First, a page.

The sun’s shining, the birds are singing and your mind is already wandering to your local campsite. Spring is certainly an ideal time for camping, thanks to its mild weather and eye-catching foliage.
Still, despite the cheery weather, there are plenty of things that can go wrong on an outdoor expedition. Fortunately, we’ve made a list of the most common issues that campers have while adventuring in the spring. With the right amount of preparation, you can avoid them and have an epic adventure, whether you’re getting away for the weekend or spending months in the wild.
Overpacking is a common mistake among camping newbies. Avoid an achy back by packing only what’s essential for a weekend or week away. This list typically includes the following:
• Tent that’s just big enough to house everyone
• Sleeping bag
• Mat to keep moisture out of your sleeping bag
• Change(s) of clothes
• Rain jacket and other gear in case of inclement weather
• Toiletries and toilet paper
• First-aid kit
• Cooking equipment
• Water bottle
• Food that’s lightweight and easy to transport, such as rice, tea, powdered milk, etc.
• Tools, including a flashlight
If you plan on transporting your camping gear in a small trailer hitched to your vehicle, you will also want to be careful that the weight of the trailer is suitable for the type of vehicle you're using. I've seen people driving down the road with seemingly very heavy trailers hitched to nothing but a sedan; it always looks like an accident waiting to happen.
Springtime brings sun, sure, but it also brings some pesky showers. Keep this in mind as you choose your campsite – you don’t want to be sitting or sleeping at the bottom of a hill or mountain when rain starts to fall. You should also avoid bodies of water that might overflow with heavy rain. It might be a bit more work to climb to your campsite, but it’s worth it to stay warm and dry.
Beautiful flowers burst forth in spring, but so do dangerous plants like poison ivy, oak and sumac. Campground staffers should be able to tell you whether or not these plants grow on the premises. If you’re trekking solo, be sure to study the look of each one of these plants and avoid anything that seems suspicious. In the off chance that your preparation fails you, have a soothing lotion like calamine on hand in order to calm the inflammation.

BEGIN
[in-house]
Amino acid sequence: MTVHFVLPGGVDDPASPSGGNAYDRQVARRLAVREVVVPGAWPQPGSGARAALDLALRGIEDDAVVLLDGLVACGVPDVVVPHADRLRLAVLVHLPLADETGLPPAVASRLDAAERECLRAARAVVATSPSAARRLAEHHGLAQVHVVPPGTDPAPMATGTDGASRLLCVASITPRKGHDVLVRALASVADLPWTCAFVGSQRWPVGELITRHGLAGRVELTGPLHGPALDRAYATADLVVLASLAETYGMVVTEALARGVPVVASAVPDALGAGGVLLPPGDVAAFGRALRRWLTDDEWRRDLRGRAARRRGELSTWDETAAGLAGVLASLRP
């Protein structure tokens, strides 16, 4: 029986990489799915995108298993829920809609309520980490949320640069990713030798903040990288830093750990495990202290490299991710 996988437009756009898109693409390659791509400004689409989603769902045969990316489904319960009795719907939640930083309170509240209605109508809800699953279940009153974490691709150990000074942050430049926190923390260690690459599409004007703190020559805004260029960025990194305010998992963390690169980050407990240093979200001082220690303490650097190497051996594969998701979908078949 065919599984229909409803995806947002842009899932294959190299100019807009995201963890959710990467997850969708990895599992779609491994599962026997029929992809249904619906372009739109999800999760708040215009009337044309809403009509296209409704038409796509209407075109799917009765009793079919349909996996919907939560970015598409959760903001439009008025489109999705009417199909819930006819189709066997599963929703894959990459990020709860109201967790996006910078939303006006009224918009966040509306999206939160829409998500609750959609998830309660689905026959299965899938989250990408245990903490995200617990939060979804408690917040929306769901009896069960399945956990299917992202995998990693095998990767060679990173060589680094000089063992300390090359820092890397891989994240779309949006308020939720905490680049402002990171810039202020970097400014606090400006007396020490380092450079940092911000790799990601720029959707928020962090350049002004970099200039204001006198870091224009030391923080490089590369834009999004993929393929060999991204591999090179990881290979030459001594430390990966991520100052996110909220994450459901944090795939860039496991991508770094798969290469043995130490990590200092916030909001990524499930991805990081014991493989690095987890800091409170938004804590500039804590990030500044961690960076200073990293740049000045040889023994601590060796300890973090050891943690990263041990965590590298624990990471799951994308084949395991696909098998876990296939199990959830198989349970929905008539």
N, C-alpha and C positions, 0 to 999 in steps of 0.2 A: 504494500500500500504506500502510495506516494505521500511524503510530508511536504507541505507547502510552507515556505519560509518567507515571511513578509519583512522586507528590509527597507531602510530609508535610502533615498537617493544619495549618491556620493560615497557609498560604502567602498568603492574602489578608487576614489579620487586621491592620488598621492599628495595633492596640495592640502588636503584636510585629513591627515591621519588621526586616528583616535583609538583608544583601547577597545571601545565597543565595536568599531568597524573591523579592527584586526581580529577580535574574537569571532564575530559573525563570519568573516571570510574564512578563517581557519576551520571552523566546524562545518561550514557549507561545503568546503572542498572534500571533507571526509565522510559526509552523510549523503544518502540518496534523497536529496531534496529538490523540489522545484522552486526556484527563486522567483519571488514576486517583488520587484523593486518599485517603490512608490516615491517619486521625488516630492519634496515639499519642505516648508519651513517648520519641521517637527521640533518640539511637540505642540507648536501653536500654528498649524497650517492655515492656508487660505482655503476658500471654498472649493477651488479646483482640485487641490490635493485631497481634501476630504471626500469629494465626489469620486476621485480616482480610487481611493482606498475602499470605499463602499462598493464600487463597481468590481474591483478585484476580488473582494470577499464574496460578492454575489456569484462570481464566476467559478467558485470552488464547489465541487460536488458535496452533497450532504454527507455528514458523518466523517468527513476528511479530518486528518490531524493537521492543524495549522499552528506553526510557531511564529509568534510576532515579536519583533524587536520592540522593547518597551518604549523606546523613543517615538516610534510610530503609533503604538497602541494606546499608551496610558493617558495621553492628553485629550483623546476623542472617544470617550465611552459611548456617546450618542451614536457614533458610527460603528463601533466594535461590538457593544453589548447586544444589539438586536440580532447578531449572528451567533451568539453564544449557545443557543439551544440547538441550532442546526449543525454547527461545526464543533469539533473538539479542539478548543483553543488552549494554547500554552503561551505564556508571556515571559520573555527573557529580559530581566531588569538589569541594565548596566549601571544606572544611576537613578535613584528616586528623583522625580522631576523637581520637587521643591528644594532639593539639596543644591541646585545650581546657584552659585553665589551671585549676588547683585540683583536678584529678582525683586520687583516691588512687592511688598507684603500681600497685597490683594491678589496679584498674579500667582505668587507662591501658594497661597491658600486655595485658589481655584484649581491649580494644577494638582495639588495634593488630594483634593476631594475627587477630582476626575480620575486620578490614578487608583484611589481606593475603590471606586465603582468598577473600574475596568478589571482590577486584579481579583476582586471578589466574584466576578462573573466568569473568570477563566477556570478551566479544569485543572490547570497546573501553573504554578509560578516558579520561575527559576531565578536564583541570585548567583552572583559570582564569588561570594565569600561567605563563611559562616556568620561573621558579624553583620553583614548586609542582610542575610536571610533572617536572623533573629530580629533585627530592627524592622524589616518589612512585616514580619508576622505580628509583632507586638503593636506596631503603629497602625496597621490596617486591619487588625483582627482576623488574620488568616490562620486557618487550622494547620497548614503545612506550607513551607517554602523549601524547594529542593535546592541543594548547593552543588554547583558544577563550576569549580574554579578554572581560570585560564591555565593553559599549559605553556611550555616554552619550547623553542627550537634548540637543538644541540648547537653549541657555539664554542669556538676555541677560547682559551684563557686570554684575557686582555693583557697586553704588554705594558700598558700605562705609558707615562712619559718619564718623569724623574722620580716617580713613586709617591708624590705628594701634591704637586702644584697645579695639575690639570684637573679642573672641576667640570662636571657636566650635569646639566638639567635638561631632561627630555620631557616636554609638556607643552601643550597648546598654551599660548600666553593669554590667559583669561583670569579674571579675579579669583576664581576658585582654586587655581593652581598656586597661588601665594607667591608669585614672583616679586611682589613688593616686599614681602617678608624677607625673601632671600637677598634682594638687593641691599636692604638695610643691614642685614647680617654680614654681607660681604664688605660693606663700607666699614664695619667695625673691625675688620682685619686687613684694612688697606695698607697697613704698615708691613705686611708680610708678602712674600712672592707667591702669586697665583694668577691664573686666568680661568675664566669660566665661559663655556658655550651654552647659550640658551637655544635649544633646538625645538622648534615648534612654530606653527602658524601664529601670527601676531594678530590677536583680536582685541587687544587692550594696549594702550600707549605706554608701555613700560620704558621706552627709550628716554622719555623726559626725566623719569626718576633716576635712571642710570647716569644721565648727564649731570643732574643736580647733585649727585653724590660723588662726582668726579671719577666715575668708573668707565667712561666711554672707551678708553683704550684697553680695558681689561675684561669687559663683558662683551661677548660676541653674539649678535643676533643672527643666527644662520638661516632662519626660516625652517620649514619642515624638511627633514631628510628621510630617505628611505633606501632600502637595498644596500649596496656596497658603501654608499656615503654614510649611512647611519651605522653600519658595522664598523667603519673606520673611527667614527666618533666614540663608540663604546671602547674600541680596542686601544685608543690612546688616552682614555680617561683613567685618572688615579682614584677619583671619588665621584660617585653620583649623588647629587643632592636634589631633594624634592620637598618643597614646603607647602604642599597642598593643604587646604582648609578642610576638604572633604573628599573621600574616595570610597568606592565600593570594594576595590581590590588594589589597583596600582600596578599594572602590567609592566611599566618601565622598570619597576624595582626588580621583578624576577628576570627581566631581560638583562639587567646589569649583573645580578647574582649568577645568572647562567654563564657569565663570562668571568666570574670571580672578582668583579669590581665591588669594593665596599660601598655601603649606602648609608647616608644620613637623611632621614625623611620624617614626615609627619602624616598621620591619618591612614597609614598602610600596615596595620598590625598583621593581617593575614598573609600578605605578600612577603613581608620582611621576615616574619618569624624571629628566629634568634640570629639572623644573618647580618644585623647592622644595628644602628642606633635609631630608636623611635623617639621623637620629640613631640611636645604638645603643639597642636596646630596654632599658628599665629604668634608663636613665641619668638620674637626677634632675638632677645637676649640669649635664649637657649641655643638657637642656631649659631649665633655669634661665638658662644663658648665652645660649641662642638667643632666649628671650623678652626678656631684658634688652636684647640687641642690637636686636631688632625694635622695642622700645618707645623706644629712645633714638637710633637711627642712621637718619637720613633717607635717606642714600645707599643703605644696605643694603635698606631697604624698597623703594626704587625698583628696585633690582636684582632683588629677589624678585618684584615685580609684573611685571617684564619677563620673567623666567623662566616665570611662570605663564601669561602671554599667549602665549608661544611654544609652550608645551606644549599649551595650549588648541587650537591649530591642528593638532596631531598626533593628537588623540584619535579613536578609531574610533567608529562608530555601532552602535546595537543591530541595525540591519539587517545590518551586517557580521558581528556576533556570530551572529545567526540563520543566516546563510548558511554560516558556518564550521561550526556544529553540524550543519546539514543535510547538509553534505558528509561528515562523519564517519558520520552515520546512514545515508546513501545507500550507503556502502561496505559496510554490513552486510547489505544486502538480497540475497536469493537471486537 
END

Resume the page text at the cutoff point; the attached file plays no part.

There are plenty of dangers when there’s an open flame around, and your campsite will most likely center around one. Ensure the fire you build is well-contained within a ring of large rocks, for example, so that it doesn’t spread and hurt you or the surrounding natural area. You should also make sure that you have enough water to put it out when you’re finished cooking or telling ghost stories.
Even if you’re not planning on building a fire, you can still get burned while camping. That’s because the sun – even in the springtime – can cause damage to your skin. It’s easy to prevent, though: Slather on plenty of sunscreen, wear sunglasses and sunhats, and wear the longest sleeves and pants that you can handle in the spring heat.
After a winter’s worth of hibernation, many animals make their debut in springtime. This means you’ll have to be extra cautious as to avoid any run-ins with unwanted guests. The best way to do so is to leave your campsite as clean and neat as possible. Any open containers of food or trash receptacles will be bait for pesky raccoons. While they’re most likely to dig through your scraps, eat them and be gone, you’ll still have a huge mess to clean up.
Worst case scenario: Your campsite will attract bears, moose or other dangerous wildlife. That isn’t the ideal memory to take home from your first camping trip of the year, now is it?
Do you have any interesting camping stories or camping tips? Share them in the comments section below!
Image by Christopher Michel
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